LGBT+ women face ‘blatant discrimination’ and a ‘surprising level of ignorance’ when accessing healthcare in the UK, a new study has shown.
A review published in the International Journal of Environmental Research and Public Health found they face negative responses when coming out and are met with barriers when raising complaints.
The research was led by Professor Catherine Meads of Anglia Ruskin University (ARU), who examined the experiences of sexual minority women between 2010 and 2018 by analysing numerous studies in different health areas.
One contributor said: ‘They (the receptionist) refused to put down my partner’s name and partner/next of kin, kept saying ‘I’ll just put friend’, I said, no, I want you to put partner and she looked at me all lips pursed and said, ‘I’ll just put friend’.’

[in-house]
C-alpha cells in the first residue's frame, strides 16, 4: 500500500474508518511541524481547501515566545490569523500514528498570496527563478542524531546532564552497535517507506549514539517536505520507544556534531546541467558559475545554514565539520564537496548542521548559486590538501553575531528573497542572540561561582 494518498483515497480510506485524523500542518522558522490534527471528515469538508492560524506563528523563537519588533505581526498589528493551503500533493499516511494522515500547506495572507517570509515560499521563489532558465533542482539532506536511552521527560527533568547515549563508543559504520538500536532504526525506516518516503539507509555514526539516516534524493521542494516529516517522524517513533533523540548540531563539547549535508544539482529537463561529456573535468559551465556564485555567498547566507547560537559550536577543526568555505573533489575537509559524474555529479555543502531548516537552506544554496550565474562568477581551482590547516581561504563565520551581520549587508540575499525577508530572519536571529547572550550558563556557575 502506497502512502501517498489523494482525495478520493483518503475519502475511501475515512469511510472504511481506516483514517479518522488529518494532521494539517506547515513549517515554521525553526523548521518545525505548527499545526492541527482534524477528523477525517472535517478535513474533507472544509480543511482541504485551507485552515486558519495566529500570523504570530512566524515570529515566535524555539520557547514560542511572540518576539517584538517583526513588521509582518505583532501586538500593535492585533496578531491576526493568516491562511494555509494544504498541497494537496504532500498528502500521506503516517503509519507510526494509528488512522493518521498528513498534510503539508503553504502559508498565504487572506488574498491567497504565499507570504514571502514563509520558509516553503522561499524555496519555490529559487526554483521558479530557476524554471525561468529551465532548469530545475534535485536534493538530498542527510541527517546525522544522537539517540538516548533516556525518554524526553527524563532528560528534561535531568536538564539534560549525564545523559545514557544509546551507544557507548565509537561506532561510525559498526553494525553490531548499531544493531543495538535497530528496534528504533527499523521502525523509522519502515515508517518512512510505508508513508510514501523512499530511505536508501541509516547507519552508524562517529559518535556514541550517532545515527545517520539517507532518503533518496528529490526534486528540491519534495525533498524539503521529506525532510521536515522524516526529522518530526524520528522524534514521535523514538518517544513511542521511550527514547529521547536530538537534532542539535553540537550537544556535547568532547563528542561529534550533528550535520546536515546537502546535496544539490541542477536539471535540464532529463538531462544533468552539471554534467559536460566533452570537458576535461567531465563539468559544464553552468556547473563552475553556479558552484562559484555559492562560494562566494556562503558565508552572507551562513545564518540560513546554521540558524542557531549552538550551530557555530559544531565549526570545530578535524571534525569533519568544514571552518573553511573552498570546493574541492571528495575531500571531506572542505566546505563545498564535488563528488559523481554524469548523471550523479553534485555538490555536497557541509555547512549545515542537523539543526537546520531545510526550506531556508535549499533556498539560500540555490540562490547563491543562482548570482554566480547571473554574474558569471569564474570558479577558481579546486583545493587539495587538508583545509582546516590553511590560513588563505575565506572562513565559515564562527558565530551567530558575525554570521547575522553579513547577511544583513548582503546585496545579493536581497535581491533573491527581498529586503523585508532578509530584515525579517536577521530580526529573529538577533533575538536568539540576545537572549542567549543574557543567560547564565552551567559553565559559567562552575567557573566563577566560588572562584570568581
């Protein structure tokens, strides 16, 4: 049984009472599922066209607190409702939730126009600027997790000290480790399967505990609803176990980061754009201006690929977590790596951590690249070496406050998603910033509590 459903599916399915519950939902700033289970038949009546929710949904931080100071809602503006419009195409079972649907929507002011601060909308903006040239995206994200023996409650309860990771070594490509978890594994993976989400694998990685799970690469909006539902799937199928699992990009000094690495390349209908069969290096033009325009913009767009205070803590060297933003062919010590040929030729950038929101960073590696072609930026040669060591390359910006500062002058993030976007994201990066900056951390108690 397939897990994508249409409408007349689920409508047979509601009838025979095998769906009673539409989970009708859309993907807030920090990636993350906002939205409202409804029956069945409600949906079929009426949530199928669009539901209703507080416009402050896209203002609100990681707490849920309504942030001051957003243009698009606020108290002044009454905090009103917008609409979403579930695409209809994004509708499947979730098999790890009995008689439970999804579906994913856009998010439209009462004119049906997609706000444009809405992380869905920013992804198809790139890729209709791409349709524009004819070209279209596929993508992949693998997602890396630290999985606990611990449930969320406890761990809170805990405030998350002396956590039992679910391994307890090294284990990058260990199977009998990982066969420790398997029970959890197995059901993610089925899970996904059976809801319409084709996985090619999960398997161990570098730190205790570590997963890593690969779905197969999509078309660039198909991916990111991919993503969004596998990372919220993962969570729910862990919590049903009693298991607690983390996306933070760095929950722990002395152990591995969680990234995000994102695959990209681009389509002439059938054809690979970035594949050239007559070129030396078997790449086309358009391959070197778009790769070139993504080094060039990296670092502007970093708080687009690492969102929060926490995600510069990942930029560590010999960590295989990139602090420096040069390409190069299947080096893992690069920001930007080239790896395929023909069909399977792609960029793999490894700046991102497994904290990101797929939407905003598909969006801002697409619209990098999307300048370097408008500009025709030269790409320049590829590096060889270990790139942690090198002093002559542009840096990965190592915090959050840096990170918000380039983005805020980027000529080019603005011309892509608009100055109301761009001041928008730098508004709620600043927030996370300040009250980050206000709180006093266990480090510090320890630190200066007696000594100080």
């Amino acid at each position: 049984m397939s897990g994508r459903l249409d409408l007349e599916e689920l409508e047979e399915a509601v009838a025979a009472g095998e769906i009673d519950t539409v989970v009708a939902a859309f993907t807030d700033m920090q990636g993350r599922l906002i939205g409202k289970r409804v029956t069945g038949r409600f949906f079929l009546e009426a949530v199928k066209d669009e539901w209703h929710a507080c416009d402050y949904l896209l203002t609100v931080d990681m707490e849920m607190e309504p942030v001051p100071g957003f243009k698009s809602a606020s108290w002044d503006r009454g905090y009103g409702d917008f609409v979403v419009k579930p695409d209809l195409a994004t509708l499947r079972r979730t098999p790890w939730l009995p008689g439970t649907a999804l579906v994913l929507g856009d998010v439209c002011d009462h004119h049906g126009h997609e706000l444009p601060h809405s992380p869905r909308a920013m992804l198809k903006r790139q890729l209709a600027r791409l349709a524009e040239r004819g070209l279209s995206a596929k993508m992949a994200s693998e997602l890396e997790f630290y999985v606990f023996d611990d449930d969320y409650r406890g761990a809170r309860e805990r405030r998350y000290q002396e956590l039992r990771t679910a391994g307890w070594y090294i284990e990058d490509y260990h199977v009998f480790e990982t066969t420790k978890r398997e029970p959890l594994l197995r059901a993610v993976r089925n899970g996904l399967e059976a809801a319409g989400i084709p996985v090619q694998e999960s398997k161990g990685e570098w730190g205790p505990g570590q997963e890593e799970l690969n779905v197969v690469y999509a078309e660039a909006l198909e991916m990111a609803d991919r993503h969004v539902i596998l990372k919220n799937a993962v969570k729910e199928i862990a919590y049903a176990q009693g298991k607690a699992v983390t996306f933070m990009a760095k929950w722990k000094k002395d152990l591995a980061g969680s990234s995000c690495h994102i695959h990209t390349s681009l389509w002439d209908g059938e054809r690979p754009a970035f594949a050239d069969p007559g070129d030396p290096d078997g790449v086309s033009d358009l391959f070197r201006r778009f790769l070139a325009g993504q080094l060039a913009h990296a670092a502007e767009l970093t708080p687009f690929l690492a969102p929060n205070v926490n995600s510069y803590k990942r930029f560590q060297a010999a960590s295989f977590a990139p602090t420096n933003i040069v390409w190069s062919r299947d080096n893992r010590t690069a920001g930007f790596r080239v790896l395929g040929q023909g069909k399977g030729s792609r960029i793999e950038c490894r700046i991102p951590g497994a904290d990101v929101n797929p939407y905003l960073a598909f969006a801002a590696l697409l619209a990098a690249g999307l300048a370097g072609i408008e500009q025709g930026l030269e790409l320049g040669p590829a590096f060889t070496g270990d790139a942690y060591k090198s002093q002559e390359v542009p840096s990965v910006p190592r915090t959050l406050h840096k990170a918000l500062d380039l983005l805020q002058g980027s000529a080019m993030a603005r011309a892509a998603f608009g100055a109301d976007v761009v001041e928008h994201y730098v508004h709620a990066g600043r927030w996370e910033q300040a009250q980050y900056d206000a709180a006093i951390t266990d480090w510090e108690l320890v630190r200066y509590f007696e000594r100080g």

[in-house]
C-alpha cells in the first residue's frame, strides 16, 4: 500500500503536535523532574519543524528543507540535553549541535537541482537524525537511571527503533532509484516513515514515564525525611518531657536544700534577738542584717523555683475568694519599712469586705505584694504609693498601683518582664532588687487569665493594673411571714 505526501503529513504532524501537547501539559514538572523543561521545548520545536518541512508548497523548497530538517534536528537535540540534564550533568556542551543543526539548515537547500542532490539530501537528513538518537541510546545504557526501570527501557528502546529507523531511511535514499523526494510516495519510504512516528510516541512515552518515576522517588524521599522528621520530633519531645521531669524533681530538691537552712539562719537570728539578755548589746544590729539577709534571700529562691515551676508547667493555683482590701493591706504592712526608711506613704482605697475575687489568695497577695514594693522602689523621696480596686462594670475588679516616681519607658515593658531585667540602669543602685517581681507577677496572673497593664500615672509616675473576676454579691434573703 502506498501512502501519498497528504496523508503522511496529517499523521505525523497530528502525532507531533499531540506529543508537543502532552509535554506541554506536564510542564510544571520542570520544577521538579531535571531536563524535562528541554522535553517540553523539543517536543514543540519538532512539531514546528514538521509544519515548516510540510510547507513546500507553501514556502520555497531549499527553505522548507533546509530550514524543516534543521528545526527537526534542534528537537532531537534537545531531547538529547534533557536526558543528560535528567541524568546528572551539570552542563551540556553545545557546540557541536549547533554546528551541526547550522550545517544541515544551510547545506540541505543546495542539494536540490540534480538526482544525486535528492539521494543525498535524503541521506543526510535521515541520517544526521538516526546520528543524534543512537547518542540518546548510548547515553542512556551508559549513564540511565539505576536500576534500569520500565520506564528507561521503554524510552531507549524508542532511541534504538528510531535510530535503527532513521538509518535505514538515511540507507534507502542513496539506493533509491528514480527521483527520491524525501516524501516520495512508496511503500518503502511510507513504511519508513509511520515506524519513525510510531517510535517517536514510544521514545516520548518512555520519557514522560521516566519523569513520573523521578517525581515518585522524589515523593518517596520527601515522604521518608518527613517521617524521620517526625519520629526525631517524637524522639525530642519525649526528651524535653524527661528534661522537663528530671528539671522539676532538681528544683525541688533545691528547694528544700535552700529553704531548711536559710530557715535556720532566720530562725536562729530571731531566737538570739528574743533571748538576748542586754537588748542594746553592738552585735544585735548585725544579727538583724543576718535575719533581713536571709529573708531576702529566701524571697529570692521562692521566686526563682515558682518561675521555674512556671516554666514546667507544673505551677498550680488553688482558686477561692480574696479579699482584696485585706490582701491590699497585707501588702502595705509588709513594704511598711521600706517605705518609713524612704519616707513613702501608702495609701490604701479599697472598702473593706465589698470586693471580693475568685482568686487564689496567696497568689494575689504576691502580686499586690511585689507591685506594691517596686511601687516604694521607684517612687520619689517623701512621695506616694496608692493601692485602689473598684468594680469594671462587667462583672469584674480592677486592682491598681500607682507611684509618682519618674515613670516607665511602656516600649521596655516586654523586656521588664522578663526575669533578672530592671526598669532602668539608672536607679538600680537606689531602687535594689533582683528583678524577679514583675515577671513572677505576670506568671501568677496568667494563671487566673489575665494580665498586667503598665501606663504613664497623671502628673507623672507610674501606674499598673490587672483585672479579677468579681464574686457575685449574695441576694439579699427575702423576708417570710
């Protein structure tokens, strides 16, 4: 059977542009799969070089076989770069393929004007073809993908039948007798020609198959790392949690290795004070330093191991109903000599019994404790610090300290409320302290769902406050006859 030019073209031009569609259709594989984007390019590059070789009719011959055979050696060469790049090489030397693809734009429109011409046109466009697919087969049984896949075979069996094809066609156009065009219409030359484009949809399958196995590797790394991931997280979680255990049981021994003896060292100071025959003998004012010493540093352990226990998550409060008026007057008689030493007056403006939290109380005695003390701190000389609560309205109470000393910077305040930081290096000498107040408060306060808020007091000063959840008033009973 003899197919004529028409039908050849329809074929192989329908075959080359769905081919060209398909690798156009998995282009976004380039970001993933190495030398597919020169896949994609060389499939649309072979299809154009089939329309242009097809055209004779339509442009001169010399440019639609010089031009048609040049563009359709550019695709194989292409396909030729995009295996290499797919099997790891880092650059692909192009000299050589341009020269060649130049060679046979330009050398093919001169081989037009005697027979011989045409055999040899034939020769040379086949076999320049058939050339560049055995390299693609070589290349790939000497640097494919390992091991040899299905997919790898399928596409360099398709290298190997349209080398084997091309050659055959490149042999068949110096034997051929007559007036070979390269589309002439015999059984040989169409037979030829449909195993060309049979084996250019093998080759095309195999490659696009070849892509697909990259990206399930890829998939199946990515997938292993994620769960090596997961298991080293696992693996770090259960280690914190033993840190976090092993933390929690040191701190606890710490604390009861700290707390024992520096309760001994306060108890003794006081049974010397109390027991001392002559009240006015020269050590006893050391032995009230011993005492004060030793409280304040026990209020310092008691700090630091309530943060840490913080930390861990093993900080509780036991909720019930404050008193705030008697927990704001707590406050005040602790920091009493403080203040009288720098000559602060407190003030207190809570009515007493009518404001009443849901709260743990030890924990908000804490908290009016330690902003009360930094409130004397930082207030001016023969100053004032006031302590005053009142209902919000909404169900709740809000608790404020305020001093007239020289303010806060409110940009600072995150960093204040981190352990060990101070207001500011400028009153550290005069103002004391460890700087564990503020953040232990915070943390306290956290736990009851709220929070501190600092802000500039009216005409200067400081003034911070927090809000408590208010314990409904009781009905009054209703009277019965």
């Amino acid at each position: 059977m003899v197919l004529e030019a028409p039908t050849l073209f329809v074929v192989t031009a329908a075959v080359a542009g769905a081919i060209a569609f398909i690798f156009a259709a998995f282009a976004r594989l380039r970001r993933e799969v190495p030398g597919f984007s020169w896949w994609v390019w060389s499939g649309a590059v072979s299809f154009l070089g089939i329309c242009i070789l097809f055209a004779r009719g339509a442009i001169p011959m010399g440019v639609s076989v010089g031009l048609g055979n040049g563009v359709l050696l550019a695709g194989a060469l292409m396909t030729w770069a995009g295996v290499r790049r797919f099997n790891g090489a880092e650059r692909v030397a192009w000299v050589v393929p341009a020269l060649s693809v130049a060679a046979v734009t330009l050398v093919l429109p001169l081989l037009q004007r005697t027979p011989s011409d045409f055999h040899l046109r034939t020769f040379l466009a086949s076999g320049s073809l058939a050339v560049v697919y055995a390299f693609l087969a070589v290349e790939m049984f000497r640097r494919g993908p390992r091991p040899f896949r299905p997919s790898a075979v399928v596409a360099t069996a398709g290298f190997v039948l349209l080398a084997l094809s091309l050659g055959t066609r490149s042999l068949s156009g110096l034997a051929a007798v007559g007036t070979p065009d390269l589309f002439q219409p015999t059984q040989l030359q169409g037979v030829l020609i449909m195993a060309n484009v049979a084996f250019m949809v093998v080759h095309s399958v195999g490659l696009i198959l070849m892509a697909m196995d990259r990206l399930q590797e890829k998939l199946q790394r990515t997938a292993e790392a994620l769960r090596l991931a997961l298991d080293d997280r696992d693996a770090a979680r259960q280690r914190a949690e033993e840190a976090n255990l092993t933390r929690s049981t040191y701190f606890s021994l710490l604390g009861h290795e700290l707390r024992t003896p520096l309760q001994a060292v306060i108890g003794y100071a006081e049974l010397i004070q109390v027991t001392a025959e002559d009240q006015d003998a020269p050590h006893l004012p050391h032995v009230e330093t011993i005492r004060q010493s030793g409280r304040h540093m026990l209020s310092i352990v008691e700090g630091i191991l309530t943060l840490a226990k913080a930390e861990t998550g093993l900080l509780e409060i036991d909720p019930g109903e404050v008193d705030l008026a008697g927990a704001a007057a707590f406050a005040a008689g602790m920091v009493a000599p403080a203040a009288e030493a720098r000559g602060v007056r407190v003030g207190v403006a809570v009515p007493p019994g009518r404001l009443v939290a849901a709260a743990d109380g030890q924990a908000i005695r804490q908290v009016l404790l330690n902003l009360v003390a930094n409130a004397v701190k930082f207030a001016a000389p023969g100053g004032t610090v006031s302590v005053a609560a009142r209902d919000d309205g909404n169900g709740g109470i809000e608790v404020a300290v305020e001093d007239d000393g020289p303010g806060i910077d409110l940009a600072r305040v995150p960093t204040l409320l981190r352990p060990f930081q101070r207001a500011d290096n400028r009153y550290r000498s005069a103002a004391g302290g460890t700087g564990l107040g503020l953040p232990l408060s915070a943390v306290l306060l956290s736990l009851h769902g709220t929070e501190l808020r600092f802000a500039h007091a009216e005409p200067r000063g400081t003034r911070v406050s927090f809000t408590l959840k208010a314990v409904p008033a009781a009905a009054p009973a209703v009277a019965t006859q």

One woman, who accompanied her partner who was receiving treatment, said: ‘The locum first ignored my introduction as ‘partner’ and continued to call me ‘friend’ for the rest of the session.’
The study also highlighted a surprising level of ignorance among healthcare staff.
Another person quoted in the study said: ‘I was scheduled for a small bit of surgery and was asked to give a pregnancy test. I pointed out that I was not only a gay woman but also post-op male-to-female trans. The reply was ‘Well, best to be sure’.’
Another person said: ‘I was scheduled for a small bit of surgery and was asked to give a pregnancy test. I pointed out that I was not only a gay woman but also post-op male-to-female trans. The reply was ‘Well, best to be sure’.
The review was the first of its kind and drew on 26 different studies.
Professor Meads said her findings suggests a message of diversity is not filtering down to frontline staff.
She said: ‘Many healthcare staff do not feel they need to know about their patients’ sexuality. However, our research uncovered a worrying lack of knowledge of the issues, unfairness, negativity, and blatant discrimination.
‘These studies found significant barriers to sexual minority women, highlighting the need for explicit and consistent education for healthcare professionals on the issues facing these women.’
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